Comfortable and Furious

American Psycho

Directed by Mary Harron

Written by Mary Harron and Guinevere Turner

Based on the Novel by Bret Easton Ellis

– Christian Bale as Patrick Bateman
– Willem Defoe as Detective Donald Kimball
– Jared Leto as Paul Allen
– Chloe Sevigny as Jean
– Reese Witherspoon as Evelyn Williams

Plexico Sez

American Psycho doesn’t really work as satirical, social commentary. A Satire usually works best by analogy (Animal Farm) or slippery slope/reduction to absurdity (Strangelove, A Modest Proposal), so a psychopath isn’t a very good satirical tool because he is, by definition, disconnected from society and these devices rely on connections.  If inserting a psycho into a particular environment made for good satire, you could satirize talk radio with a documentary on Dr. Laura.

Psycho does have funny moments with satirical edge, like Bateman flexing down to the mirror while having sex with a couple of two hookers.  There are other moments that are just funny, like Bateman laying down newspaper under someone he’s about to ax.  The slasher/horror aspects of the film work too, like when a naked Bateman chases a prostitute through his apartment building with a chainsaw before dropping it on her from several stories above.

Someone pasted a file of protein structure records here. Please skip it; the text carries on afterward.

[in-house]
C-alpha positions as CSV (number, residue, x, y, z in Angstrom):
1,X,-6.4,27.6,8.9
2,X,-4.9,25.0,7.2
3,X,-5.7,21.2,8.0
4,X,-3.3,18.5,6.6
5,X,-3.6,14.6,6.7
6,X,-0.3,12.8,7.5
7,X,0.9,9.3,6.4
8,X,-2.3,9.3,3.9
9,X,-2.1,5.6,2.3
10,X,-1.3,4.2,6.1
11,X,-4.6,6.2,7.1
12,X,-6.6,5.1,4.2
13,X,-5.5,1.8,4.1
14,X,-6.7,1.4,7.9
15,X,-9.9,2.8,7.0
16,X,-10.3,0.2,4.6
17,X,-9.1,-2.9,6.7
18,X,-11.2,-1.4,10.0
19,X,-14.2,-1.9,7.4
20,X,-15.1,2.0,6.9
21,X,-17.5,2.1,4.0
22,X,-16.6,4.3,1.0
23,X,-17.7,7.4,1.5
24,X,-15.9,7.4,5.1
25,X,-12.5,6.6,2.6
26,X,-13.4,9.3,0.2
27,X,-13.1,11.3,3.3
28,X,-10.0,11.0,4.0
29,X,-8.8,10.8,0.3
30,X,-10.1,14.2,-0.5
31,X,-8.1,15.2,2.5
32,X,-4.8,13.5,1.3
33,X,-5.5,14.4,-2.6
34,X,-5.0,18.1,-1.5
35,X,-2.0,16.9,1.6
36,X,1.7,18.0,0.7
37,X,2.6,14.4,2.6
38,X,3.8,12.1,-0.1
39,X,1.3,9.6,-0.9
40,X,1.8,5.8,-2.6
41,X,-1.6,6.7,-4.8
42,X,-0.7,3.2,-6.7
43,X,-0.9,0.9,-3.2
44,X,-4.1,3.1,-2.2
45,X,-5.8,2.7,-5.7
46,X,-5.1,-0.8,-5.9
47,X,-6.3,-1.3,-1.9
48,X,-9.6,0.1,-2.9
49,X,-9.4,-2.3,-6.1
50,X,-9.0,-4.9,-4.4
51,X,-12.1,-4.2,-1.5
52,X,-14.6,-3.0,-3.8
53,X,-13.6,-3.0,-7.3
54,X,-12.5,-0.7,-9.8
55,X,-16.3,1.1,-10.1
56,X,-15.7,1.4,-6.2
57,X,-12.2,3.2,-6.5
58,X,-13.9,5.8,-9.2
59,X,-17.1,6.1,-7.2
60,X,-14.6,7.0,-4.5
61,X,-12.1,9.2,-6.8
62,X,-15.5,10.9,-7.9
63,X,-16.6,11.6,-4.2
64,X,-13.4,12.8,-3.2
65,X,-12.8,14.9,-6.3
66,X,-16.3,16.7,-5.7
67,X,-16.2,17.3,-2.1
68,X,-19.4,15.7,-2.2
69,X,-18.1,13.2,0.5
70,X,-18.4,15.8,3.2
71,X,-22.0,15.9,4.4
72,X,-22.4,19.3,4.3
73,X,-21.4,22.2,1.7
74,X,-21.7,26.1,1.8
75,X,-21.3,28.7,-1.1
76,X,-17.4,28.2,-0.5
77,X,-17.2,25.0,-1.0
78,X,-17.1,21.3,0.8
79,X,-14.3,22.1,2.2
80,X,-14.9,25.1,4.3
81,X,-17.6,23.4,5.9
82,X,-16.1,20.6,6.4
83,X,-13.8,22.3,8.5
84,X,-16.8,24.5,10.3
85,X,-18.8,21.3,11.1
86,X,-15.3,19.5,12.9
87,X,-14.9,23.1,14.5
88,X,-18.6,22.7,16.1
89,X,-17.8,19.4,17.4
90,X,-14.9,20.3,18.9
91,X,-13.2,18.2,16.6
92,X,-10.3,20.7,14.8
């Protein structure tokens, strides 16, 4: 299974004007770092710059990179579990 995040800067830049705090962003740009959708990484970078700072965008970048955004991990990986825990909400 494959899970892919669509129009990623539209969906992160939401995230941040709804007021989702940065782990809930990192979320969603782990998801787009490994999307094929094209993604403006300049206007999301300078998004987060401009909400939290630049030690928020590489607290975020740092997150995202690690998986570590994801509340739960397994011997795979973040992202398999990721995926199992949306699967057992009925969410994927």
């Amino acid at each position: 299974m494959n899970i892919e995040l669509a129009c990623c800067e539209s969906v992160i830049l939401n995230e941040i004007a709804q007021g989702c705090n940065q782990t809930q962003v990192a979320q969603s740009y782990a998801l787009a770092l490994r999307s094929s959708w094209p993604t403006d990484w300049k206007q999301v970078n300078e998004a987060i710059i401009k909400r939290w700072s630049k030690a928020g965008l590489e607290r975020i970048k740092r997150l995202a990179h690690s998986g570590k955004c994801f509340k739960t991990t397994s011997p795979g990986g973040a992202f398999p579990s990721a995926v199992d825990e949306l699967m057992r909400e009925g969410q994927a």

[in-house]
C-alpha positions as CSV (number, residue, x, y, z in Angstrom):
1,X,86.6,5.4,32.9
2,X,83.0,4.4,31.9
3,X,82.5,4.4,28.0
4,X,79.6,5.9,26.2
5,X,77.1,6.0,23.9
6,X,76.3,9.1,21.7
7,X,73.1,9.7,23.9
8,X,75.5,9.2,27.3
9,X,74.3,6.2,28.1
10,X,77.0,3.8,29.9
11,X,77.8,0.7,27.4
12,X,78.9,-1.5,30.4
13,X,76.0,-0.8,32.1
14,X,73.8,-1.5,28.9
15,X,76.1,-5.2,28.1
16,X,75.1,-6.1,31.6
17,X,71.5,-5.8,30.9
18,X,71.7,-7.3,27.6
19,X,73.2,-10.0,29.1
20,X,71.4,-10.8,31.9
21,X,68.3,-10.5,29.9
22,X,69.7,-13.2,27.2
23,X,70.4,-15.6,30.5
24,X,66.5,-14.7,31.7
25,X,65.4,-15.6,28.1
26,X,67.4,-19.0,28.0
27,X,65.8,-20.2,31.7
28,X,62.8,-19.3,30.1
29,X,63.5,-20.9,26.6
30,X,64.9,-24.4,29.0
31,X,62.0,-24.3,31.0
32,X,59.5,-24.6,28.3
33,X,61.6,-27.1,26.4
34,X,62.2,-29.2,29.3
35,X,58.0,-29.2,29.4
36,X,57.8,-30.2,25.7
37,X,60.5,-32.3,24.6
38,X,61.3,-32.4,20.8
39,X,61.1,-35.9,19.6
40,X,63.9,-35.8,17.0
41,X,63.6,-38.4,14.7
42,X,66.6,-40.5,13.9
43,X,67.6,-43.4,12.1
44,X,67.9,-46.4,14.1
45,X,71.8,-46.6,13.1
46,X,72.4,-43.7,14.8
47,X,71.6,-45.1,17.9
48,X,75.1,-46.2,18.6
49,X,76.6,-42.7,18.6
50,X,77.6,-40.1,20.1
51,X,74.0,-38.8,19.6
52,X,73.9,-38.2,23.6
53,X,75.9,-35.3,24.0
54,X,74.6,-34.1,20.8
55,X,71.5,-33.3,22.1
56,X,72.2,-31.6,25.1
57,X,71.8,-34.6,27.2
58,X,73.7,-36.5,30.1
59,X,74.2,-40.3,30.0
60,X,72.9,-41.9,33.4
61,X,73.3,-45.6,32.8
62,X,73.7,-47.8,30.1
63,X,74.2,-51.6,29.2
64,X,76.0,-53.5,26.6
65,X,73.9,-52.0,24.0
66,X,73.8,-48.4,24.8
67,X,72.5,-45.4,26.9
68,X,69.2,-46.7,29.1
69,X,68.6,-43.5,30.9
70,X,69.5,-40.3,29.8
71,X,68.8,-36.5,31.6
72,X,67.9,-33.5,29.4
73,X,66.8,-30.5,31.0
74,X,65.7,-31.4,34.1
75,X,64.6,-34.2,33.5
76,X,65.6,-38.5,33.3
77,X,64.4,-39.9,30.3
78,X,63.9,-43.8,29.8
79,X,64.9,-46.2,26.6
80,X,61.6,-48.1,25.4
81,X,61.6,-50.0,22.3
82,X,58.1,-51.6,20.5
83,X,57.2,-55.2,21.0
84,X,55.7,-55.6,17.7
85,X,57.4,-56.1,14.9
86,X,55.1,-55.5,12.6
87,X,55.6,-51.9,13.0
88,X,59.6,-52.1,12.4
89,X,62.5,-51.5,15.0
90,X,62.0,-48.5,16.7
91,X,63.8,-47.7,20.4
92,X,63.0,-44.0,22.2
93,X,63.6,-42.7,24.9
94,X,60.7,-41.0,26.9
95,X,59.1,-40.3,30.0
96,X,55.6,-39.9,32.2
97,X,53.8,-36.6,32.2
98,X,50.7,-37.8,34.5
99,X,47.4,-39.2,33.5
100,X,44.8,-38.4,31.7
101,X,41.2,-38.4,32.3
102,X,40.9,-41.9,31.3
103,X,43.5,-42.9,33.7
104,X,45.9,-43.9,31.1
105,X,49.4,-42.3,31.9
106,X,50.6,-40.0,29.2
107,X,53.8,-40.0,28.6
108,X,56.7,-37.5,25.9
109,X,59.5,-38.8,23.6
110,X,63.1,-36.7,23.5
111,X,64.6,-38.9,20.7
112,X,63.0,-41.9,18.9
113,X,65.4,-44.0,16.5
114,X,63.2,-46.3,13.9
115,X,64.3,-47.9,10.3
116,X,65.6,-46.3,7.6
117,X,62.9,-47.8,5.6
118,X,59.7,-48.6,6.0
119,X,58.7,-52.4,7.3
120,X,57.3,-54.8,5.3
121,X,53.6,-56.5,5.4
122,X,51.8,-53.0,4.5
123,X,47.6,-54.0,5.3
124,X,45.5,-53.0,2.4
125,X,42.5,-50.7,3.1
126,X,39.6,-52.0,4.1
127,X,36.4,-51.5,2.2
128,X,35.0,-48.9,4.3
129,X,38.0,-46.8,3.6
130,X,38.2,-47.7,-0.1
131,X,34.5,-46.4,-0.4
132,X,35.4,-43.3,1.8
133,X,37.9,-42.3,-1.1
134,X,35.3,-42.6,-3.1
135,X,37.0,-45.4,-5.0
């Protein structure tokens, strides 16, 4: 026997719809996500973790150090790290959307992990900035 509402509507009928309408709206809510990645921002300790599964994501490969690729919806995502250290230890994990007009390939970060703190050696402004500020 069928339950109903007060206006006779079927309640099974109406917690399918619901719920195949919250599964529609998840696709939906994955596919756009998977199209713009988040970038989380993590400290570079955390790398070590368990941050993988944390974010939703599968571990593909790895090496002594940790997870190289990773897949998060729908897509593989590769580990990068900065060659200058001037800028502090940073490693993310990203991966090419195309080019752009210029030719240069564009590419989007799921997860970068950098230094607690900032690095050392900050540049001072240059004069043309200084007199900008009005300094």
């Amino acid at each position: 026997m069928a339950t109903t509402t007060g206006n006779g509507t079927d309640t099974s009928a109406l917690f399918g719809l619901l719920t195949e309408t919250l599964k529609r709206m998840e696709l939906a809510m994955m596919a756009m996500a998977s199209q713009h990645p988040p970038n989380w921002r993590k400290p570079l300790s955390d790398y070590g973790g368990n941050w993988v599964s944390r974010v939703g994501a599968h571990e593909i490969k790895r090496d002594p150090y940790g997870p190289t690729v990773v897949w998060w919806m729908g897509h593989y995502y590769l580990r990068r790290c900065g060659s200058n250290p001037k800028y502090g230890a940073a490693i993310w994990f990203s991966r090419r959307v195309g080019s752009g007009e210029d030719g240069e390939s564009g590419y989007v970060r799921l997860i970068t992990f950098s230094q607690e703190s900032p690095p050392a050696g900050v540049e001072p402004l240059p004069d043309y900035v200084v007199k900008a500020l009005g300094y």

That isn’t to say that American Psycho is merely a particularly funny slasher movie.  It is an intelligently crafted film.  There are clever bits like the contrast between Bateman’s obsessive maintenance of his own body and his gleeful destruction of others.  And Christian Bale is spectacular as the marauding Ken doll.

So, to recap, if this film aspires to be a broad satire it fails, but who gives a shit?  It’s still an entertaining and well-made movie.

DVD Extras

The Goodies are limited–an interview with Bale and a short “making of” bit. However, both contain insightful commentary on the film and what it aims to accomplish.

Ruthless Ratings

  • Overall: 7
  • Direction: 7
  • Acting: 8
  • Story: 7.5
  • DVD Extras: 3
  • Re-watchability: 7.5

Special Ruthlessness